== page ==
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Rethinking mobile at #ONACamp
Last weekend, I helped out with an ONA dCamp of mobile. It’s been brewing for awhile, before I even got into mobile, but after a long conversation about products, mobile and product teams with folks like Damon Kiesow and Eric Ulken at ONA13, Damon, with the help of the amazing Miranda Mulligan, made a conversation into a reality.
[Sidebar: Part of my interest in this is the struggle for a traditionally “non-tech” person like myself to budge into product teams. I am not a strong coder, but I can work with people who code. Is that enough? Depends on who you talk to.]
You can read this to see a little bit of what we did, but here are my takeaways.
I wrote this on one of our sticky notes. We can talk about the Internet of things, or wearable technology. But what all those things come down to, is that they know.
Some of the best apps, the ones I use every day, they know. It’s creepy, but what constitutes privacy is changing. Mynd, my calendar app, knows who I am meeting with next and shows me their LinkedIn profile. My alarm clock app, with a little input, has told me I sleep better when I drink tea and work out.
But news apps, news sites, they have never known. Not well, really. They might know what your friends have posted on Facebook from that site, but that’s hardly interesting.
What if you gave it access to your calendar and Facebook, and it told you Rob likes the Atlanta Braves and feeds you a few stories so you can make a tense meeting more relaxed? What if it told you the hotel you’re about to check into had break-ins last month that are still unsolved?
We can’t beat Facebook, but we can find spaces in the day
At least a couple teams tried to work on this. In our group the conversation went back and forth as to whether we — as news companies — really can compete with the timesucks of Facebook and Twitter, and the information gatherers like Flipboard.
But there are other moments in the day we can find. We can fill in the time where we’re waiting in line. The time when our readers wake up. The time when our readers are doing research. The time when they are looking up what is happening down the street. Is there a tree down?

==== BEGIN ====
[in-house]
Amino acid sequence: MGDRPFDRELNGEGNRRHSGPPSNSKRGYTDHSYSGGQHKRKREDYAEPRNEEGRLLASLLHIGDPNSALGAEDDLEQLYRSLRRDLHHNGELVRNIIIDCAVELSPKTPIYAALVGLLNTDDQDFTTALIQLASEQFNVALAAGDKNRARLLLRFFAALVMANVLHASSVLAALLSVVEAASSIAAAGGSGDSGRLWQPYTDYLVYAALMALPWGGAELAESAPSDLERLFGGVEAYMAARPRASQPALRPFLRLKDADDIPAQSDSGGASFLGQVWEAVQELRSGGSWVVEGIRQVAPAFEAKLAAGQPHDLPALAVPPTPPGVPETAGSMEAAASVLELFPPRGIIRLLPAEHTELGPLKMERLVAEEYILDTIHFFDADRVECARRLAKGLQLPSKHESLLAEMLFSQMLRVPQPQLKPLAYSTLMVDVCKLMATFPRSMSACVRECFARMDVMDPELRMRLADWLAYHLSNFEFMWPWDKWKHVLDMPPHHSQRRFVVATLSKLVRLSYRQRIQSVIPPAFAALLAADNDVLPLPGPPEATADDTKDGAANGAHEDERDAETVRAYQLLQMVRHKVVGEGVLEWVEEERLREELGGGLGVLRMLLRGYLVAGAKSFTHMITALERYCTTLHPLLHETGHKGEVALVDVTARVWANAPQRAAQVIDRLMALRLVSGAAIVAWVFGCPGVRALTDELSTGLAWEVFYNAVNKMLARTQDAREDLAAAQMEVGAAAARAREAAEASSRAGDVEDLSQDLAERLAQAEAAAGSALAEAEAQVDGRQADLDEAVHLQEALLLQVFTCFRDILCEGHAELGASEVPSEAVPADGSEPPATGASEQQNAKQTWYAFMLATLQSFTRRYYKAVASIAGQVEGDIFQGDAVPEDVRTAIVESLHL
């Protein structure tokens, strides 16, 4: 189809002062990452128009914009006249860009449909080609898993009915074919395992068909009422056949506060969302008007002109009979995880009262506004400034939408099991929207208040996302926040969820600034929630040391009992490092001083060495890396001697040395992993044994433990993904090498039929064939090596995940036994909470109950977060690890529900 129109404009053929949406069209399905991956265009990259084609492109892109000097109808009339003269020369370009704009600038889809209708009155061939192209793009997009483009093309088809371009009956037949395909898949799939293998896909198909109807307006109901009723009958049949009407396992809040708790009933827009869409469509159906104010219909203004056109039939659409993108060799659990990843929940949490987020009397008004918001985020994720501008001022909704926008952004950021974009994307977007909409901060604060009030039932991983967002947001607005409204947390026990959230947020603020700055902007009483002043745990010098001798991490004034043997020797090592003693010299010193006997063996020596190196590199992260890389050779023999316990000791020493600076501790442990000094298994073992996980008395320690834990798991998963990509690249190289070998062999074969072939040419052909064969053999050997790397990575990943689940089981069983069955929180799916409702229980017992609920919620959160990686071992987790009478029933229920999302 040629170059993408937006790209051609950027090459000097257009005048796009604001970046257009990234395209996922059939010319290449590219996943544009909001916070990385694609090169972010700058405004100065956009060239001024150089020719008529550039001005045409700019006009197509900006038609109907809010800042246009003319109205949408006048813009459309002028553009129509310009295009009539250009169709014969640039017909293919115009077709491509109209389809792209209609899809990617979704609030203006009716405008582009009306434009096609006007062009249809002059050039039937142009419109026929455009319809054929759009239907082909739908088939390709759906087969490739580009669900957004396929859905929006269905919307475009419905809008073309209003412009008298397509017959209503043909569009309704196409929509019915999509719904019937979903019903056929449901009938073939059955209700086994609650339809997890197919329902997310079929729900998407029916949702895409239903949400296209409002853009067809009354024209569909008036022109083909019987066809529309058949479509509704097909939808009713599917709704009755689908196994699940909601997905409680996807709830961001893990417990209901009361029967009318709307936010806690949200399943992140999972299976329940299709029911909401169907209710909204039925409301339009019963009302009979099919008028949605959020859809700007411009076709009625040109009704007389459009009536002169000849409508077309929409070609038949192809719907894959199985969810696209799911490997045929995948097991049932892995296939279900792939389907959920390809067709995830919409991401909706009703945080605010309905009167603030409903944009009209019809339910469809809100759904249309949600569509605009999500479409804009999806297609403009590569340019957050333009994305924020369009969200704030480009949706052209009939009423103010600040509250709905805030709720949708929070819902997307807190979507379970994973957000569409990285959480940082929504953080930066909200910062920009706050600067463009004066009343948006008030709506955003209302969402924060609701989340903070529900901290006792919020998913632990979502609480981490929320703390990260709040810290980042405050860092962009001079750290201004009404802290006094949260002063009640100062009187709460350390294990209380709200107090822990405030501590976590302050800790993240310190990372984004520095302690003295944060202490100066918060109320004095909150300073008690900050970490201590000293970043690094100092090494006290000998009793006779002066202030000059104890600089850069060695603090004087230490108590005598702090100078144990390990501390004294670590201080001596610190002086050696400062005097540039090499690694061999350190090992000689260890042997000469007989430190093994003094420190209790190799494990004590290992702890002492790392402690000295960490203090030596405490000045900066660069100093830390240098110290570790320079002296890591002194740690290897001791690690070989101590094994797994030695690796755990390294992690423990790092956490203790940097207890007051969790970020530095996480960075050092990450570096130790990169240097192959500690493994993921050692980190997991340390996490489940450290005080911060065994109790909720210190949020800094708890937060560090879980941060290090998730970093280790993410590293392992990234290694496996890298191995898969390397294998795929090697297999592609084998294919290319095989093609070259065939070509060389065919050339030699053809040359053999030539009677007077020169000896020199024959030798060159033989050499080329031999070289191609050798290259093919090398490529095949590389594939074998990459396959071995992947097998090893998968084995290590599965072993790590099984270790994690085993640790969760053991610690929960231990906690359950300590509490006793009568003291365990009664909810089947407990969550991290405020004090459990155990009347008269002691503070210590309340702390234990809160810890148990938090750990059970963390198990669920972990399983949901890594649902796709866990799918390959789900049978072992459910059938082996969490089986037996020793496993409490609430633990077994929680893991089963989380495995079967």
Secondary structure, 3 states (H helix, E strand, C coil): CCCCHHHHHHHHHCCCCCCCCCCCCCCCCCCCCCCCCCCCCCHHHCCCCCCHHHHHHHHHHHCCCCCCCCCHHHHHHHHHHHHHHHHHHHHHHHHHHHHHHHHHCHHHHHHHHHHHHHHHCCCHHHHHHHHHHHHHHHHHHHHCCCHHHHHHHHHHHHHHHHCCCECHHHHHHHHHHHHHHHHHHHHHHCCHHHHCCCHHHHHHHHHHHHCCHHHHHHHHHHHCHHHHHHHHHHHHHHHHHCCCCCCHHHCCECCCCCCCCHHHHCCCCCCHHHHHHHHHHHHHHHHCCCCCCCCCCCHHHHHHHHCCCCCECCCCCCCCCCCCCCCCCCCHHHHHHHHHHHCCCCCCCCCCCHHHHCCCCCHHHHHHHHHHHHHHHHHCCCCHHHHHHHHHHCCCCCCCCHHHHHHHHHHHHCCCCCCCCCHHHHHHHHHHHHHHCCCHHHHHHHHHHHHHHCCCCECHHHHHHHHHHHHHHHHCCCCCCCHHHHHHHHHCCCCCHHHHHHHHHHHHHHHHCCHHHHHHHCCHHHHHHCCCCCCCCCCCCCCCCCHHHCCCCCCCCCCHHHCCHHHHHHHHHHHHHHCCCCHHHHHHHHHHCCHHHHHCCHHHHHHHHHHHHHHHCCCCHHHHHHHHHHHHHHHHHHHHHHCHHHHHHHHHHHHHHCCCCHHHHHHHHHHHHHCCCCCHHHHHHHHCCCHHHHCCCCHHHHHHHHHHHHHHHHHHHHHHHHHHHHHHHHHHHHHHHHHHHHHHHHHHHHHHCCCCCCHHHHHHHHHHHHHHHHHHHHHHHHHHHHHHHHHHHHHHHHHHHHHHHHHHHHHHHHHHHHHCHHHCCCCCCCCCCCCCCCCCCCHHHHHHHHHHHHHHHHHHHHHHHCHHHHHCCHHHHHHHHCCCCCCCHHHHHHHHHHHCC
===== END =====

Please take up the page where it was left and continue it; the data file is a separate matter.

We spend a lot of time focusing on the time of day we’re on mobile (early and evening) but the questions is what is our audience doing then? It’s not about time, it’s about activity. My hiking app has become indispensable when I’m out in the woods. Outside of the world of mobile, public radio is obsessed with drive time. Those moments, when people are trapped in the car and need something, anything to take their mind off it — driveway moments.
We need better building blocks
This is the least sexy thing. But it’s the most important. We can’t build anything for mobile unless we can actually program, write for, and control mobile. Most mobile websites are slight re-hashes of homepages. But when you’re on your phone, you’re most likely looking for something specific, or something that fills a need (interesting, funny, etc).
But to build something where the mobile display feel radically different, customized, we need to start somewhere better.
The building blocks can’t be
It’s got to be more like:
- Nut graf
- Inline image
- Background info
Our CMSs have to be ready for different displays. The preview needs to show not just desktop, but mobile. How can we have outstanding mobile products if our web producers and our mobile producers are just reproducing the same story, with the same basic elements? What’s the point of having two people if our systems won’t even let us produce different things?
If we crunch everything down to building blocks, then it’s easier to build on breaking news (goodbye, timestamps!!) and we can scale up easily to large scale projects without freaking out about mobile in the end.
In tweet form, other thoughts that crossed my mind over the weekend
We need to get more women interested in mobile, in the tech side. Female product managers in news? A rare sight.
Push alerts aren’t the answer, they’re the beginning. The more relevant they are (@Circa) they more people use them.
Constant reminder: We are not typical news consumers. We have to stop building for ourselves.
The struggle to get newsroom to think mobile is the same struggle as social. We’re pushing the object of change, not the idea of it.
Big data needs to be broken down into small, actionable data on my phone.